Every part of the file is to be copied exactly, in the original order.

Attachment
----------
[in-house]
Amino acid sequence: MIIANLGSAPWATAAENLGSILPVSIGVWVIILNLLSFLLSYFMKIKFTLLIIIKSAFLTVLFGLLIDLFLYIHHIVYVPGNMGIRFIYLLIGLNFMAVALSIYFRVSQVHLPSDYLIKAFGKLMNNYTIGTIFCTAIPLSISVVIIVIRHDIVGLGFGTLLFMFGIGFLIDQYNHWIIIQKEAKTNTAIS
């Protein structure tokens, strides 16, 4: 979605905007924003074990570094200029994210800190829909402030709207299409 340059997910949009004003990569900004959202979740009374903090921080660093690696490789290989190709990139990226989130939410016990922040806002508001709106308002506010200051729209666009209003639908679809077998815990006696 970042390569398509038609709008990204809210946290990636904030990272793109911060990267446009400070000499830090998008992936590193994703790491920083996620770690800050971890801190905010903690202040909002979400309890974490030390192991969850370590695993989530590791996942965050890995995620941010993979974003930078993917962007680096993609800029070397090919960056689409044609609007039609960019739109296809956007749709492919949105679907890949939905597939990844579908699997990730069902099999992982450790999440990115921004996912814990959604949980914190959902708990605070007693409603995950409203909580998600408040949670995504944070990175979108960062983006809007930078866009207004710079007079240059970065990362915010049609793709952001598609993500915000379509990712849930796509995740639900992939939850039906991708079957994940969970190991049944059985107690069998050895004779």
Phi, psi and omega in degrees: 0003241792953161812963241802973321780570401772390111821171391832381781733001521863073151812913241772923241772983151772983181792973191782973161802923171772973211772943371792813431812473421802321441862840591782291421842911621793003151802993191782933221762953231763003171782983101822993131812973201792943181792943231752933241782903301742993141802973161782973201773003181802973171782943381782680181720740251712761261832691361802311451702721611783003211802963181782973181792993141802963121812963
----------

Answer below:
[in-house]
Amino acid sequence: MIIANLGSAPWATAAENLGSILPVSIGVWVIILNLLSFLLSYFMKIKFTLLIIIKSAFLTVLFGLLIDLFLYIHHIVYVPGNMGIRFIYLLIGLNFMAVALSIYFRVSQVHLPSDYLIKAFGKLMNNYTIGTIFCTAIPLSISVVIIVIRHDIVGLGFGTLLFMFGIGFLIDQYNHWIIIQKEAKTNTAIS
């Protein structure tokens, strides 16, 4: 979605905007924003074990570094200029994210800190829909402030709207299409 340059997910949009004003990569900004959202979740009374903090921080660093690696490789290989190709990139990226989130939410016990922040806002508001709106308002506010200051729209666009209003639908679809077998815990006696 970042390569398509038609709008990204809210946290990636904030990272793109911060990267446009400070000499830090998008992936590193994703790491920083996620770690800050971890801190905010903690202040909002979400309890974490030390192991969850370590695993989530590791996942965050890995995620941010993979974003930078993917962007680096993609800029070397090919960056689409044609609007039609960019739109296809956007749709492919949105679907890949939905597939990844579908699997990730069902099999992982450790999440990115921004996912814990959604949980914190959902708990605070007693409603995950409203909580998600408040949670995504944070990175979108960062983006809007930078866009207004710079007079240059970065990362915010049609793709952001598609993500915000379509990712849930796509995740639900992939939850039906991708079957994940969970190991049944059985107690069998050895004779």
Phi, psi and omega in degrees: 0003241792953161812963241802973321780570401772390111821171391832381781733001521863073151812913241772923241772983151772983181792973191782973161802923171772973211772943371792813431812473421802321441862840591782291421842911621793003151802993191782933221762953231763003171782983101822993131812973201792943181792943231752933241782903301742993141802973161782973201773003181802973171782943381782680181720740251712761261832691361802311451702721611783003211802963181782973181792993141802963121812963